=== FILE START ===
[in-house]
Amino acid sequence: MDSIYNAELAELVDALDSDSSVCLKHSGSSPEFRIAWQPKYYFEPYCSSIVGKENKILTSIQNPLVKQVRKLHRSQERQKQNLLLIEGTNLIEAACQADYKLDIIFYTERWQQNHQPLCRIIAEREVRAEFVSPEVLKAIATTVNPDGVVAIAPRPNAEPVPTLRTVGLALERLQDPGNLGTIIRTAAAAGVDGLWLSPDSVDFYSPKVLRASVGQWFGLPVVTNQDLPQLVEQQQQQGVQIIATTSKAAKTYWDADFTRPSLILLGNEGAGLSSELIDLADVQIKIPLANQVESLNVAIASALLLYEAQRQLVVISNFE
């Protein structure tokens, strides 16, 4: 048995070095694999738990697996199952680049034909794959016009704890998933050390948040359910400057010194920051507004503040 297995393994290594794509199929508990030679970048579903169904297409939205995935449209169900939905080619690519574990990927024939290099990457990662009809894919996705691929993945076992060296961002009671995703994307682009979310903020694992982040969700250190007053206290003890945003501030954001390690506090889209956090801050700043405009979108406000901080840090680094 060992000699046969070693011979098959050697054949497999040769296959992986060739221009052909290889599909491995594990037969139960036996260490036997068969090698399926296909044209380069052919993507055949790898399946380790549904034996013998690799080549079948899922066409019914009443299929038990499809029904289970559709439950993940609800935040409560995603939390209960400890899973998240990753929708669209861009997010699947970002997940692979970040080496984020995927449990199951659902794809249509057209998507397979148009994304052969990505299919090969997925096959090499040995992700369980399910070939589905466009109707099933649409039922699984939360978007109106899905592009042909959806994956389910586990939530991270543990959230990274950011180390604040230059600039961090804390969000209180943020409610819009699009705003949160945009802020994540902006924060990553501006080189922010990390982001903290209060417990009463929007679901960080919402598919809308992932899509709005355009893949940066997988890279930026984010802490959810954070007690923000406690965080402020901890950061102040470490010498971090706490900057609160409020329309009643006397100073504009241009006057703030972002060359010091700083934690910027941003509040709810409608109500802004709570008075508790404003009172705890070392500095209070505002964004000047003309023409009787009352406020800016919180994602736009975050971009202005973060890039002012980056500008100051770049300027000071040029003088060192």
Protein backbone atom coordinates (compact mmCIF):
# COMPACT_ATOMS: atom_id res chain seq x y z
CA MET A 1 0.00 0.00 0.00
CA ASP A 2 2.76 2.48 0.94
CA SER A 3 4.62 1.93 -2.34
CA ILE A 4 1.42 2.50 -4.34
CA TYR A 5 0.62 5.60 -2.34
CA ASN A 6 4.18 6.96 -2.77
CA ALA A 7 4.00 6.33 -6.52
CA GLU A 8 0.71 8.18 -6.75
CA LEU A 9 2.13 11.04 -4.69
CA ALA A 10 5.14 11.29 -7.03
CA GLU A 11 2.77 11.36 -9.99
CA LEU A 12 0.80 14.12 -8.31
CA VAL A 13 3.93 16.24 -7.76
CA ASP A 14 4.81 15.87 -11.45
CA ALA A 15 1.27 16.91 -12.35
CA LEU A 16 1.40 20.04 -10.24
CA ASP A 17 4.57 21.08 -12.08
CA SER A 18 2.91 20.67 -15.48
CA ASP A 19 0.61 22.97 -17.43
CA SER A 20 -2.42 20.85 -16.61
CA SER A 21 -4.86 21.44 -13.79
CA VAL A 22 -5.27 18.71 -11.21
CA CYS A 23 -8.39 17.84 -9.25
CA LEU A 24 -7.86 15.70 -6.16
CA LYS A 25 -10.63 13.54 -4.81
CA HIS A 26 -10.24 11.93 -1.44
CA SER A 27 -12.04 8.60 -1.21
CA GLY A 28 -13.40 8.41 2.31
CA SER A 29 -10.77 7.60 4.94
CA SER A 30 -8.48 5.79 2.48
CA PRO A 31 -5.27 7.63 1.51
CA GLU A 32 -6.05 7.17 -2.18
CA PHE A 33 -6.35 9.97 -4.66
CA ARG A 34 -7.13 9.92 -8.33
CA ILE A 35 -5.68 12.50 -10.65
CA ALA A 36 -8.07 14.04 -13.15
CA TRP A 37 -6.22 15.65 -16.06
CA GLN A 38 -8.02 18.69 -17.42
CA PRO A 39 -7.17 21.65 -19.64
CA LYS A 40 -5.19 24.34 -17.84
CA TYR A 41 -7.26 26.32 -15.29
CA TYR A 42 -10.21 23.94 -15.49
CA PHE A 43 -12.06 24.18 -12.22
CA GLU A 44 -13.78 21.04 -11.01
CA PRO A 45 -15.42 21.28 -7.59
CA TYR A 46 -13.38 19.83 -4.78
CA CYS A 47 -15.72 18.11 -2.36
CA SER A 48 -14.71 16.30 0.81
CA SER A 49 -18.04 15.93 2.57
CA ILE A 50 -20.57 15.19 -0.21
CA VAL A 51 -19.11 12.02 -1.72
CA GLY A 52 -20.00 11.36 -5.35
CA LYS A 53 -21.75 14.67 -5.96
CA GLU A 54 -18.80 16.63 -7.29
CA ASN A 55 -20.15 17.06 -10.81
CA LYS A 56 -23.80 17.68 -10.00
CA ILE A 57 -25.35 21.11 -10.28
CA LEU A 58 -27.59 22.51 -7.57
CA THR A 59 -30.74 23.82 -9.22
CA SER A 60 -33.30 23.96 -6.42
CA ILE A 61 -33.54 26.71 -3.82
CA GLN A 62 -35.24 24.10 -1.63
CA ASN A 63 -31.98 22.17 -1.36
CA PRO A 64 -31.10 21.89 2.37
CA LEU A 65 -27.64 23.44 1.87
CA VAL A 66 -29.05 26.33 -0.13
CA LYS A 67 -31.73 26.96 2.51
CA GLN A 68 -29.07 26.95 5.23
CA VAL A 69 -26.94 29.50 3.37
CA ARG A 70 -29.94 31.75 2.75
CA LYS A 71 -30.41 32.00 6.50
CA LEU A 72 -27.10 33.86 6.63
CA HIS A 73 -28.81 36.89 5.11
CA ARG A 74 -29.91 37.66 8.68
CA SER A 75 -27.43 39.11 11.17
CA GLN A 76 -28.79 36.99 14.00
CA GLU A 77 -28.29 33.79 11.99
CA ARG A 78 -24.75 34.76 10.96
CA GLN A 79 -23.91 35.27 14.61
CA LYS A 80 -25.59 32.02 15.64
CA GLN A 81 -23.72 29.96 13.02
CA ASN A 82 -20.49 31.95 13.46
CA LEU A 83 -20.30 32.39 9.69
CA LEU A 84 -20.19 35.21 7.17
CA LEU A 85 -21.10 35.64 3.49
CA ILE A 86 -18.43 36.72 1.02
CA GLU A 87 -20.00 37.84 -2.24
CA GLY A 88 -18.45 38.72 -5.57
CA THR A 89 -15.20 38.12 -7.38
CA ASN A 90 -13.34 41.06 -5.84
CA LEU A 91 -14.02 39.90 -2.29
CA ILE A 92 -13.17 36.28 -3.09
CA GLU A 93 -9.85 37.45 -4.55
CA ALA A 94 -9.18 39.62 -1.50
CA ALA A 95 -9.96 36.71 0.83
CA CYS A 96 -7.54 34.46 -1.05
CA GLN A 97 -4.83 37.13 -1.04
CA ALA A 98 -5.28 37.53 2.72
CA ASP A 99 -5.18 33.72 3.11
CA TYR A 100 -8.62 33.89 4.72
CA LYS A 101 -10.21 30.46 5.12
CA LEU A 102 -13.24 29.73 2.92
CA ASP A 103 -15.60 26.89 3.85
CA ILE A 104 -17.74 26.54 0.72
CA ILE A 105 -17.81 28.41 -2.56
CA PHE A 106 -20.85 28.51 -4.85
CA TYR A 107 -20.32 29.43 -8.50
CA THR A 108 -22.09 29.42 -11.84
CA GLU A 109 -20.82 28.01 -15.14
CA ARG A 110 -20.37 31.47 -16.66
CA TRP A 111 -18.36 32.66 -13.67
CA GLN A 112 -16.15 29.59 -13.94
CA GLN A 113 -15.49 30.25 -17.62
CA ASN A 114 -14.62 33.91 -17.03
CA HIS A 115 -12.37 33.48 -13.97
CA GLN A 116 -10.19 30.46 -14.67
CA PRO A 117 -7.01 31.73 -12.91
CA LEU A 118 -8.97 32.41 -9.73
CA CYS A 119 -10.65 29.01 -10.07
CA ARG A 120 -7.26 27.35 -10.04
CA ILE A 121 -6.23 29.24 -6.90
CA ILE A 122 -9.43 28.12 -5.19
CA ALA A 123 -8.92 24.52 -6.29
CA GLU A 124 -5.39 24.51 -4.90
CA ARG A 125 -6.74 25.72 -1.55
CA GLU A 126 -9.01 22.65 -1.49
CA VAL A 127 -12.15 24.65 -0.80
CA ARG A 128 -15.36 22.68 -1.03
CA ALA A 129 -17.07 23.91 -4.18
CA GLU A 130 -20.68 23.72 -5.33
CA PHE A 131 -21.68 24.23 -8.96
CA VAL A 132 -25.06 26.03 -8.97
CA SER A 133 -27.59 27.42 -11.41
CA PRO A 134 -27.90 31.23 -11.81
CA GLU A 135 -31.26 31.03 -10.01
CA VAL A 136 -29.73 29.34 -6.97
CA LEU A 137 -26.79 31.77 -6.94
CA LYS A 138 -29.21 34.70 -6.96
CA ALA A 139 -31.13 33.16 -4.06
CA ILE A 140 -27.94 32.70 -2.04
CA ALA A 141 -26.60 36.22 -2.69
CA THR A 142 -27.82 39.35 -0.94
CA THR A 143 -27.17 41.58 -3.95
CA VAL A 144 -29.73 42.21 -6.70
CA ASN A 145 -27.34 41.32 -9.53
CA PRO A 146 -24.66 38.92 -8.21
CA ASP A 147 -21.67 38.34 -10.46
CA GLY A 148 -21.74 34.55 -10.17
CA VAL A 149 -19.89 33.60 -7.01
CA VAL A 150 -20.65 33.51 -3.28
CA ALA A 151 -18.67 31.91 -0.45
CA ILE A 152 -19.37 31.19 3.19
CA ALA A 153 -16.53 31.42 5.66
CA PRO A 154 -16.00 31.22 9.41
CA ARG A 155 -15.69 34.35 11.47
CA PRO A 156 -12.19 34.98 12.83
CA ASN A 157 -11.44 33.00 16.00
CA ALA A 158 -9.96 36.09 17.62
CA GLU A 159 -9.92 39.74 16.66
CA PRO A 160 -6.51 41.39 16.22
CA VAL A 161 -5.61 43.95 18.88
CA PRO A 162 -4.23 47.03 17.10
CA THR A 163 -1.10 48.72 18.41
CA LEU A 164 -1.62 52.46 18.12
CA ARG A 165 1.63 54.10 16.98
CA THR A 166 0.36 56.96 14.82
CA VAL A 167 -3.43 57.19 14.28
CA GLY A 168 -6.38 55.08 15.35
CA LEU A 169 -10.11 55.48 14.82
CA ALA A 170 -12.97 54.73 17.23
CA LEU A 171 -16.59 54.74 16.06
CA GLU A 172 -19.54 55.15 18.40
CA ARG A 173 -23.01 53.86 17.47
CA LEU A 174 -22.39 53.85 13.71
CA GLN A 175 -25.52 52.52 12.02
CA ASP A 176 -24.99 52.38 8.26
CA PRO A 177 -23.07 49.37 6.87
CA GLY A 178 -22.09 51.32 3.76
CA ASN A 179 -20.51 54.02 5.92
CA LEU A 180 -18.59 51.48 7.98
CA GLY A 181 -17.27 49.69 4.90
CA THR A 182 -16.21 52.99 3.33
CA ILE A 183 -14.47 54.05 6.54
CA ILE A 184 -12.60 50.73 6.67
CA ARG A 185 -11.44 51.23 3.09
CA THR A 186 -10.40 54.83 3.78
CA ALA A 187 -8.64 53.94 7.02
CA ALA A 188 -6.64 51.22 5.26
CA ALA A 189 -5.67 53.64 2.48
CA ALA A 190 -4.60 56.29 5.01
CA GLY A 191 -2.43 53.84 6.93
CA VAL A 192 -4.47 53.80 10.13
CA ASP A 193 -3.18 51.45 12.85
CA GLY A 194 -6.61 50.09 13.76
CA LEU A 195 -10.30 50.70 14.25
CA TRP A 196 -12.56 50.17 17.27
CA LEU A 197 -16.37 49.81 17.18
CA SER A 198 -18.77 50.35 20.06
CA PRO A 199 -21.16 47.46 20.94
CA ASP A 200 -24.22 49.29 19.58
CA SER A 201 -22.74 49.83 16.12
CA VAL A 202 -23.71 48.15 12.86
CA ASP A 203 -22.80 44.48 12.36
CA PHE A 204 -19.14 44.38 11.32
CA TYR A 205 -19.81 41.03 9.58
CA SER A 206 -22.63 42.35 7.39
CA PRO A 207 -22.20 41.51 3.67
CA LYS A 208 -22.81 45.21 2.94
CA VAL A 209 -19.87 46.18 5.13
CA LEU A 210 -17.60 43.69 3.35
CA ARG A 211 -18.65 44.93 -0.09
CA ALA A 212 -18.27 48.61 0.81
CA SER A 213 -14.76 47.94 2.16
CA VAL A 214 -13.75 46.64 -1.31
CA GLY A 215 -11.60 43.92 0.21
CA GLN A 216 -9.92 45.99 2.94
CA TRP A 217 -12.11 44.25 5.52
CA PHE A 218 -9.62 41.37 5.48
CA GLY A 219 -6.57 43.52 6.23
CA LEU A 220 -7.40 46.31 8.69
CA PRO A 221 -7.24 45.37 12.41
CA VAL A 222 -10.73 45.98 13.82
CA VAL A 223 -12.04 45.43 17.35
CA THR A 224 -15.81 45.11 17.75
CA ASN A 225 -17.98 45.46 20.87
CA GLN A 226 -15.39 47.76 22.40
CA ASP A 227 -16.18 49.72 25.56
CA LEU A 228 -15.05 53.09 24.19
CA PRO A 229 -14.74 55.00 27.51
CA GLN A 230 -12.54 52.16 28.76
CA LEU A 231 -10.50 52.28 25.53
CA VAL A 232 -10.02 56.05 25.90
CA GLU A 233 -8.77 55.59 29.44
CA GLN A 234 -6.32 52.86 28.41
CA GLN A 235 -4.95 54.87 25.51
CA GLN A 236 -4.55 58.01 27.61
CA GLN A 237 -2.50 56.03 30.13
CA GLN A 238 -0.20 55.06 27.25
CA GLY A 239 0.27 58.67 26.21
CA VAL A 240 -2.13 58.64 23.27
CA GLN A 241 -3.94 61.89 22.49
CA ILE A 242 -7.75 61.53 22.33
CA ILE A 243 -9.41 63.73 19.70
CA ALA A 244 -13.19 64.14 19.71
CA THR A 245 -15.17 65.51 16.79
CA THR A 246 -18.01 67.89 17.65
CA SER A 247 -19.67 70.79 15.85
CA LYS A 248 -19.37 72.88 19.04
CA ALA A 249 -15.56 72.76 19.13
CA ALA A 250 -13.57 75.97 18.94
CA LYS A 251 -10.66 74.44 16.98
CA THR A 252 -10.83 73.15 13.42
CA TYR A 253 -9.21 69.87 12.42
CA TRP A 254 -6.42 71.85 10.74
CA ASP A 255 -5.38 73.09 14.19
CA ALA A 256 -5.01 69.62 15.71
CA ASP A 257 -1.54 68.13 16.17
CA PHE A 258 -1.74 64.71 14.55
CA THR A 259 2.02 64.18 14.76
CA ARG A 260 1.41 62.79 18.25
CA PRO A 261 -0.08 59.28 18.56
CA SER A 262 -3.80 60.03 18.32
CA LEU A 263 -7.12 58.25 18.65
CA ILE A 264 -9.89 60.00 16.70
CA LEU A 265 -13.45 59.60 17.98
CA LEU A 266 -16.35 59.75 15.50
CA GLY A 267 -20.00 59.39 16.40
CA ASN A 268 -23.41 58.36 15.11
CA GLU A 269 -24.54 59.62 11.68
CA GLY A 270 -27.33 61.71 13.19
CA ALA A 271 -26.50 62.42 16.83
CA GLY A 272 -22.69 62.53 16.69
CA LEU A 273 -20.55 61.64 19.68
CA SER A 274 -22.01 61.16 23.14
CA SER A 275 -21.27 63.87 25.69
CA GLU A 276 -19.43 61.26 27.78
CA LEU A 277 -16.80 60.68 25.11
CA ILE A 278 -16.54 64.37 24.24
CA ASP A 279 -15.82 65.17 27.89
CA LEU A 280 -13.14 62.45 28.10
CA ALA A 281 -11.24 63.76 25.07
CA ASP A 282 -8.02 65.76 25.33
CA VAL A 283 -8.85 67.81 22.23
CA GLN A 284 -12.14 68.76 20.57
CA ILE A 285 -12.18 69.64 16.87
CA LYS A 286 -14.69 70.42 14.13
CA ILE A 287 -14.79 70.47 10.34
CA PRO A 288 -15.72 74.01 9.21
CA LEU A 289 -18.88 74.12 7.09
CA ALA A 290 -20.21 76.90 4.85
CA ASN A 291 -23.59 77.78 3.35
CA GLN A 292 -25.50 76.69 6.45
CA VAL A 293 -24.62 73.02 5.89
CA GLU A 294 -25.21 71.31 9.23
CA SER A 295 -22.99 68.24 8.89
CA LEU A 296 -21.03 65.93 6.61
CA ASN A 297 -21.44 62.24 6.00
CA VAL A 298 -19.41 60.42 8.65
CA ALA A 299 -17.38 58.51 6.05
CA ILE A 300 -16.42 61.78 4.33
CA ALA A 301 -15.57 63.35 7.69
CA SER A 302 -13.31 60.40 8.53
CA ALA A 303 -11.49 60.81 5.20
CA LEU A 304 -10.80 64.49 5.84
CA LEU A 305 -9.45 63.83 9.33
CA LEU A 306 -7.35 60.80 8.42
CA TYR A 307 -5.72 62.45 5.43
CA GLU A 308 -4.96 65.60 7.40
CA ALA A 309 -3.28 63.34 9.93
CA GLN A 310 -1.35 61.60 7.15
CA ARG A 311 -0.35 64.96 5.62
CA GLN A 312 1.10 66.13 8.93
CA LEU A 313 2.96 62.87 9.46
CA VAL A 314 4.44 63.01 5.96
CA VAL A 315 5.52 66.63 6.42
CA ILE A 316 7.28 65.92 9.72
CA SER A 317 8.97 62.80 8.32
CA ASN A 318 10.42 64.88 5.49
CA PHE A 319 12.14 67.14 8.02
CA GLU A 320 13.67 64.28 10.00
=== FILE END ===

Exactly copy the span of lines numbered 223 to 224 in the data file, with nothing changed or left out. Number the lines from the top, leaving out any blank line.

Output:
CA PHE A 218 -9.62 41.37 5.48
CA GLY A 219 -6.57 43.52 6.23